What does election security look like in the modern world? Well, there's some pretty advanced technology being installed so you can see exactly where you ballot is going, and who is handling it. Also, One More Day. That's what one local man is hoping to give veterans who are struggling to find themselves after returning home. Plus, the greatest gift you can lay at the feet of a guitar god - adulation by way of imitation. Hall of Famer Eddie Van Halen has now been honored by a Parma Middle School student.
As the November 3 general election nears, more and more political signs are popping up in yards throughout Idaho. But a new state law means you won't have to get approval from your HOA before showing your political support. Also, as coronavirus cases continue to surge throughout Idaho, a Magic Valley hospital is seeing record numbers of hospitalizations. A doctor at St. Luke's Magic Valley explains the uptick in people seeking treatment. Plus, Johns Hopkins University has released a report showing Idaho has the second-highest coronavirus positivity rate in the nation. But state health officials say the number is actually much lower. We looked into the discrepancy.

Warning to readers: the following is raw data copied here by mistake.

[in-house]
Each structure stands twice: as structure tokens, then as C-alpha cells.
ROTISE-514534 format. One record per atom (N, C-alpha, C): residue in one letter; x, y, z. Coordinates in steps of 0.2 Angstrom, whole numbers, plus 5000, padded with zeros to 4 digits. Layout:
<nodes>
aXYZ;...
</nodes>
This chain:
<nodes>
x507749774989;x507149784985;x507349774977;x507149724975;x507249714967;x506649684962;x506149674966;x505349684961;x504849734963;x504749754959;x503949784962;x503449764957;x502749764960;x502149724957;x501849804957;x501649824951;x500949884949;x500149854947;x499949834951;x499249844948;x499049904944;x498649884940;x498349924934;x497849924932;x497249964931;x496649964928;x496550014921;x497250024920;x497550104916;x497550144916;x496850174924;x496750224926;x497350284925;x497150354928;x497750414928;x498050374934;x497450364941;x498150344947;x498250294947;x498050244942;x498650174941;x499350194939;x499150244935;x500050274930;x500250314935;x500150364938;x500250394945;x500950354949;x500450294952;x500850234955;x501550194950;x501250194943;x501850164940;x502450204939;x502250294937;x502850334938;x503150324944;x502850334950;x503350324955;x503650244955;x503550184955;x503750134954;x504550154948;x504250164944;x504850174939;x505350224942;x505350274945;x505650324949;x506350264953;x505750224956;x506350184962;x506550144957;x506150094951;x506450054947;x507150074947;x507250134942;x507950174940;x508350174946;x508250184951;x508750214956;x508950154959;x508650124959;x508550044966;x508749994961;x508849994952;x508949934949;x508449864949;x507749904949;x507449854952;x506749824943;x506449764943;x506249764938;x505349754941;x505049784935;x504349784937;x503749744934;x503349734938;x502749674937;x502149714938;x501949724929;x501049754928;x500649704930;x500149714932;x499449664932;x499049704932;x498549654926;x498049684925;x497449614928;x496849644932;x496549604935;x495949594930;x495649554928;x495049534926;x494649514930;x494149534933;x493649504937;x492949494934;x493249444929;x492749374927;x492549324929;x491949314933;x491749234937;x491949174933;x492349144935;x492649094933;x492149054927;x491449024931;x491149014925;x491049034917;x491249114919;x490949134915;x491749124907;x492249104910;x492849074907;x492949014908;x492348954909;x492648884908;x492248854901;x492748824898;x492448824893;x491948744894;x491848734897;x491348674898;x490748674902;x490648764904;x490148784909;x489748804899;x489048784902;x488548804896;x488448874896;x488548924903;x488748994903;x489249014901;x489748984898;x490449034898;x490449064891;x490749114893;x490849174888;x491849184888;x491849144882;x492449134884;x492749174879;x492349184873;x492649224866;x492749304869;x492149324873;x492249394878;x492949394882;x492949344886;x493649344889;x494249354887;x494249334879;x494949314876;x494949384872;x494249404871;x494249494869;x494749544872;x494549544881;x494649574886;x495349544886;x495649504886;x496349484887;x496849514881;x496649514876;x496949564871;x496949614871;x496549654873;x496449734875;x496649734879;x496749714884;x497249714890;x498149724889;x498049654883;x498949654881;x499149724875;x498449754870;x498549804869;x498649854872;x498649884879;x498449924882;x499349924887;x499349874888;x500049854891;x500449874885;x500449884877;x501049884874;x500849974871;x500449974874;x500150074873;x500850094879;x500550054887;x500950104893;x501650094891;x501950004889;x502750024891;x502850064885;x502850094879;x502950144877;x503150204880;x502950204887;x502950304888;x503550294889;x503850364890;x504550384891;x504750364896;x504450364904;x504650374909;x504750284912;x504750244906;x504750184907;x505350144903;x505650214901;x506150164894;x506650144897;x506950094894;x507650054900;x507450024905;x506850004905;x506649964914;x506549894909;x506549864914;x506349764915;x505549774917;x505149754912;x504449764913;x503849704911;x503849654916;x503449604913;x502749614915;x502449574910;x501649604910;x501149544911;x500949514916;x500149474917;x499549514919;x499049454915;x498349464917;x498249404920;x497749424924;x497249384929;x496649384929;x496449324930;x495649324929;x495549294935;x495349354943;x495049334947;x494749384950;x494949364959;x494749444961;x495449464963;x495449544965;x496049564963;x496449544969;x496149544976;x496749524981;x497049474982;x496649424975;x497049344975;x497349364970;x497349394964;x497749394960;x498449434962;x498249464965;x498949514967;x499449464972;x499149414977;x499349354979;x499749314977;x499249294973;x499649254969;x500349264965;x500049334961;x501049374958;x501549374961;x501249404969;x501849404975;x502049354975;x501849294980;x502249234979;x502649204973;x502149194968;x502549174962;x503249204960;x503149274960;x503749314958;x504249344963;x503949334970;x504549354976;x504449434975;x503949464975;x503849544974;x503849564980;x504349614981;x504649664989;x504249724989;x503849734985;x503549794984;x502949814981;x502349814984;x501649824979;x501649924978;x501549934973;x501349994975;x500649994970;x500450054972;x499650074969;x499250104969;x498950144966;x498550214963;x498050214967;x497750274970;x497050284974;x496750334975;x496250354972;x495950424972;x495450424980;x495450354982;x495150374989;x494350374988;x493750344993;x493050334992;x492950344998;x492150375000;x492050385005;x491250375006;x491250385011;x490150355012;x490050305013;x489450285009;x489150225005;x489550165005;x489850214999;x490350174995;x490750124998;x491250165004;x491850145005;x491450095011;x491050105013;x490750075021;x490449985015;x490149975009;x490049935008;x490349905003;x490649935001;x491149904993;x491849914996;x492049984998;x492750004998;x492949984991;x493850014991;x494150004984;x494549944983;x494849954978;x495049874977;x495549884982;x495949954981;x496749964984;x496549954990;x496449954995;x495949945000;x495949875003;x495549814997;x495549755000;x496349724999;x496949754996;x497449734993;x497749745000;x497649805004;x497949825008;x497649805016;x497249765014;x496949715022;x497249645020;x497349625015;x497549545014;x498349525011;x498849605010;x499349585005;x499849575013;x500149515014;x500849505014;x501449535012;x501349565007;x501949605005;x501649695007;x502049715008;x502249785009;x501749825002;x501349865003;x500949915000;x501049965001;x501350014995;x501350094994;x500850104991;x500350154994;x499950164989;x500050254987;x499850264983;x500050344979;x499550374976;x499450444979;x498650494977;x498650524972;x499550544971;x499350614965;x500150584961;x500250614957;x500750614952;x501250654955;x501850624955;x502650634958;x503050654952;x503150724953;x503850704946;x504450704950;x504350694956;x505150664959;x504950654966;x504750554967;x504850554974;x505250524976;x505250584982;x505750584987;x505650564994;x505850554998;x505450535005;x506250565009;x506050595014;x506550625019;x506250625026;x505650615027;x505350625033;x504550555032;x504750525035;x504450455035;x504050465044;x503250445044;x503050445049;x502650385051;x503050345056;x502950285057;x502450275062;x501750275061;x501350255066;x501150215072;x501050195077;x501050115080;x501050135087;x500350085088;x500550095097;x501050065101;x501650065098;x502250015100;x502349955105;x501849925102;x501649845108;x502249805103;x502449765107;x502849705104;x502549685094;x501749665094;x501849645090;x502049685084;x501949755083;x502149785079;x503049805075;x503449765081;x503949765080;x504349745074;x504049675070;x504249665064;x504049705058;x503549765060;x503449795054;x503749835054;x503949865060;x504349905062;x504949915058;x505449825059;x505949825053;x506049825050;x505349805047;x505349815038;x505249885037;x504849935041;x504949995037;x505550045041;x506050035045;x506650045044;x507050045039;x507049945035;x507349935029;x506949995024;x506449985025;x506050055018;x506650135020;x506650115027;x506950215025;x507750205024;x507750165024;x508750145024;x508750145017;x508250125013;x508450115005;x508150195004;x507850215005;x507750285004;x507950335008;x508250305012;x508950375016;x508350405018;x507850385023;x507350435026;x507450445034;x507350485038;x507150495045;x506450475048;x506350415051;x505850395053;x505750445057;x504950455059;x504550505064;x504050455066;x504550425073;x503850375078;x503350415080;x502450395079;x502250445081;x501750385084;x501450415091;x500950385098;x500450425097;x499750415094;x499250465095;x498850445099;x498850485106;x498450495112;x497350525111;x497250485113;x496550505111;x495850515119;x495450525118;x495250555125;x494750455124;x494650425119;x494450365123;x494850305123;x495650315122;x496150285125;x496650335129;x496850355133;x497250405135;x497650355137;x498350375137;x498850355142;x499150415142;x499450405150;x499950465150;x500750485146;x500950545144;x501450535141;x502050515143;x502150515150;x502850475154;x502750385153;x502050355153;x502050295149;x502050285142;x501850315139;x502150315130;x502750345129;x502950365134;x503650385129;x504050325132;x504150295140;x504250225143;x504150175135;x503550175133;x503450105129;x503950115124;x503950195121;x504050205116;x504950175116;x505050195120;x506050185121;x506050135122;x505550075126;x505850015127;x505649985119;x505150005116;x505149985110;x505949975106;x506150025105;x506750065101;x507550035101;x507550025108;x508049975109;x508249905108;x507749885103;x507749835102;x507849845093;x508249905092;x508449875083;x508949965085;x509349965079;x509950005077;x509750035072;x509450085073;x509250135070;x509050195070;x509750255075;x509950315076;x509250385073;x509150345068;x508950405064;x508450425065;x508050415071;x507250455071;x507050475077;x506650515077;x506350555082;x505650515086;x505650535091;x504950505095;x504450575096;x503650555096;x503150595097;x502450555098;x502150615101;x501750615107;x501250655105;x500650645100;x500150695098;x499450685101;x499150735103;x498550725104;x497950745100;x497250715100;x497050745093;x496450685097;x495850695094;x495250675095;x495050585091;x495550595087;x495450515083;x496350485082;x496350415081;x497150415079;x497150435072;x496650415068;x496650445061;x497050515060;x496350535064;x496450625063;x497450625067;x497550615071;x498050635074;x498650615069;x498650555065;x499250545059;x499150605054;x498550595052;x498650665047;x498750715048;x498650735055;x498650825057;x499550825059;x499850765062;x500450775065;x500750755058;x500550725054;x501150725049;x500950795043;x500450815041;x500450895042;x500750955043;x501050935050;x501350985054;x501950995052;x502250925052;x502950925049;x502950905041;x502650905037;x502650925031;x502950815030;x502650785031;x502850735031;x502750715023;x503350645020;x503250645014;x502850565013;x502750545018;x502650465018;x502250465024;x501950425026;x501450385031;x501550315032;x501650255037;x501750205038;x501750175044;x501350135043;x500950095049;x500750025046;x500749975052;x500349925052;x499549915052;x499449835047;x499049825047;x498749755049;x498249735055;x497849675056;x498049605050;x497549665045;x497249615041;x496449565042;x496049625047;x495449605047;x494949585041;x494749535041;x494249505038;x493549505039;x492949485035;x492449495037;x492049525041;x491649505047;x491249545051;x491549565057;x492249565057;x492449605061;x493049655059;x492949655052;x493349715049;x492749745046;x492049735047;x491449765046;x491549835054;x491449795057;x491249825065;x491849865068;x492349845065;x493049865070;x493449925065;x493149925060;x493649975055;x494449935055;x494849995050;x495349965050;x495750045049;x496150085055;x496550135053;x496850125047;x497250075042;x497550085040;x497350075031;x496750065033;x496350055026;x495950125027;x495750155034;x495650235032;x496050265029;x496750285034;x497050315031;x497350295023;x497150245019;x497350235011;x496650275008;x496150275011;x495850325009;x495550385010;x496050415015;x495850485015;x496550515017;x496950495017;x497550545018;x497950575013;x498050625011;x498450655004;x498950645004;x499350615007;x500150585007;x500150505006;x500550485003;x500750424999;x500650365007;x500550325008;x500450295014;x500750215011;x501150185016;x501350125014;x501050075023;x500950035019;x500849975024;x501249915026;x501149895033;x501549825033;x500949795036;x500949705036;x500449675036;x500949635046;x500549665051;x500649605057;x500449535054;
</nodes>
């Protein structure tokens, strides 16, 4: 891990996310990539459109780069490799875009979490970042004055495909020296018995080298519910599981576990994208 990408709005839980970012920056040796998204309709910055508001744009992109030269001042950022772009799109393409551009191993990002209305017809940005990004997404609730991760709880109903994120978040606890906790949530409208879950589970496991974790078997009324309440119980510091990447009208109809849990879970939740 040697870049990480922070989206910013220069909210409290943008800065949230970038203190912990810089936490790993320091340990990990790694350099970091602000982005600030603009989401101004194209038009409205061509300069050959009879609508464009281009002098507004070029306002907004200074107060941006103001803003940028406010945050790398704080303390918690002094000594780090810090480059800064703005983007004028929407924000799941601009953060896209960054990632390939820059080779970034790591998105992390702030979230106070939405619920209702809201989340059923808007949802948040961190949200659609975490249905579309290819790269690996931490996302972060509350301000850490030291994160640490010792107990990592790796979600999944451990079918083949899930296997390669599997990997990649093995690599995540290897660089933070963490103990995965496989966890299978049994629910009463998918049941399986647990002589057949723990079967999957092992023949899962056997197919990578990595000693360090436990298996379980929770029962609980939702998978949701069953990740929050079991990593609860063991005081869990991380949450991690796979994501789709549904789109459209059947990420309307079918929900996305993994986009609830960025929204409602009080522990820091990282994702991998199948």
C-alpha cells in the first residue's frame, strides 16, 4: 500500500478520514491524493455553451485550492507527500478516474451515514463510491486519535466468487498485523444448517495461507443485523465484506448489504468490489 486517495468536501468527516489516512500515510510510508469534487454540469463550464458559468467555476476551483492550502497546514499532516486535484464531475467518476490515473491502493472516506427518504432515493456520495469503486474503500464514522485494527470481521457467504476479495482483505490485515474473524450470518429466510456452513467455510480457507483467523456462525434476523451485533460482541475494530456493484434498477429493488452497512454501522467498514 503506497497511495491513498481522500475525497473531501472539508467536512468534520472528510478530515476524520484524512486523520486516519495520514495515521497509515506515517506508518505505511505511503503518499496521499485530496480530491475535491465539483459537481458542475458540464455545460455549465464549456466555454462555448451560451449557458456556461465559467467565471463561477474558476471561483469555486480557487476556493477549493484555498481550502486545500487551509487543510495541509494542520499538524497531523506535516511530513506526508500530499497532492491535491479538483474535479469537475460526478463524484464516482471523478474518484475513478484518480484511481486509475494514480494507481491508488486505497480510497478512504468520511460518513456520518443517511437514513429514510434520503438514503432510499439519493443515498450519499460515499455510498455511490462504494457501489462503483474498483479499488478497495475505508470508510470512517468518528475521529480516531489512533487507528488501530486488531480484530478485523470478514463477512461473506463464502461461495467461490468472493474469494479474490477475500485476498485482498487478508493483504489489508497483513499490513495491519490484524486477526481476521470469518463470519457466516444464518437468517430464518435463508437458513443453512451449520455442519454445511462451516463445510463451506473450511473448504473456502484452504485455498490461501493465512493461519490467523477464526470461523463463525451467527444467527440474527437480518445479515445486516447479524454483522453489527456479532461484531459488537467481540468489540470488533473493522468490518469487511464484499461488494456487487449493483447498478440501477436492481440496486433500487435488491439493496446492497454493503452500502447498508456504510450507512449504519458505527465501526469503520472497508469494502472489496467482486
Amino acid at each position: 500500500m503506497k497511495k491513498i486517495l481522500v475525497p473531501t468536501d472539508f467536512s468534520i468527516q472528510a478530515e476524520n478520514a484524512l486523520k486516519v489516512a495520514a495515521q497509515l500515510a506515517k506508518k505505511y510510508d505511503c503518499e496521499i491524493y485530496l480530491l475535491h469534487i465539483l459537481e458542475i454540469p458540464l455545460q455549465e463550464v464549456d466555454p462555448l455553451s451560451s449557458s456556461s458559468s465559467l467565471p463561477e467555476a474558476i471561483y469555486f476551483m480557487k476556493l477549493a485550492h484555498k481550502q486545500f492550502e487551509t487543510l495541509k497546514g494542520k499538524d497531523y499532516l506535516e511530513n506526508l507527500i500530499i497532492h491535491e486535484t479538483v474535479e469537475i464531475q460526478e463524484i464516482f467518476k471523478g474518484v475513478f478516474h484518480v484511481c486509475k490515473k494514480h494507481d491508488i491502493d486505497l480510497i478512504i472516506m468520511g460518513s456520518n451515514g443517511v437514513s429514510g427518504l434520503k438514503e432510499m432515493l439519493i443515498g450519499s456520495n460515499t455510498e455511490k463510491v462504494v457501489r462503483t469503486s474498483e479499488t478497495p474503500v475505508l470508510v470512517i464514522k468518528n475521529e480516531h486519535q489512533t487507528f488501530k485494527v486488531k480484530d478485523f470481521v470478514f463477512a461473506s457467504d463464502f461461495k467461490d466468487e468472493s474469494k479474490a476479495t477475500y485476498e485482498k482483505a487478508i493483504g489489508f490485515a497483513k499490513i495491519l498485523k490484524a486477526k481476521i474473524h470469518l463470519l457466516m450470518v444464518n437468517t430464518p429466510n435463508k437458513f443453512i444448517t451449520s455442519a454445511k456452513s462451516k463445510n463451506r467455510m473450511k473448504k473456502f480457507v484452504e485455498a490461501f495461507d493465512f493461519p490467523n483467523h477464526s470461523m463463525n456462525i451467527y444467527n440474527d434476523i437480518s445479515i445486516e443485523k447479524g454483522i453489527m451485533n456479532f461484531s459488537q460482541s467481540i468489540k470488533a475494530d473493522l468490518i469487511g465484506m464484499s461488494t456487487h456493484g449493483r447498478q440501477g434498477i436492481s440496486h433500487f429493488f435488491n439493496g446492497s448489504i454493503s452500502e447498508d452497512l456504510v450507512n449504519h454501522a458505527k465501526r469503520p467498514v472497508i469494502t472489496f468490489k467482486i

Four weeks from today, Americans will head to the polls for the November general election. With a huge amount of interest in this election, a lot of people are wondering what polling places will look like, especially since President Trump has encouraged supporters to show up at the polls to monitor for possible fraudulent activity. We looked into Idaho's rules for poll watchers and found out not just anyone can show up at a polling to place to observe the process. Also, a political mailer targeting state Sen. Fred Martin makes some salacious claims about the incumbent lawmaker. Martin's attorney says the claims on the mailer are defamatory and untrue.
We now have a clearer picture of how many polling places will be available in Canyon County for the Nov. 3 general election. But is it enough? We check in with the county's election officials to get their take. And, a historic theater in the town of Burley could soon become another victim of the COVID-19 pandemic. Plus, Idahoans tend to be pretty friendly folks; So friendly, in fact, that an eastern Idaho town makes it illegal to be anything but. We look into why Pocatello is considered the "Smile Capital of the U.S."
After the Trump administration recommended a new record-low cap on new refugees allowed into the country, the International Rescue Committee weighs in on the impact the decision will have on southern Idaho. And, Idaho will, once again, remain in Stage 4 of the state's reopening plan. While Idaho continues to struggle with new cases of the coronavirus, Gov. Little announced that the Department of Health and Welfare will start up a new vaccine advisory committee to help prioritize vaccine distribution in the state if and when one becomes available. But with Idaho having one of the lowest vaccination rates in the country, how effective would a COVID-19 vaccine be here? The governor addressed that question at his news conference on Thursday.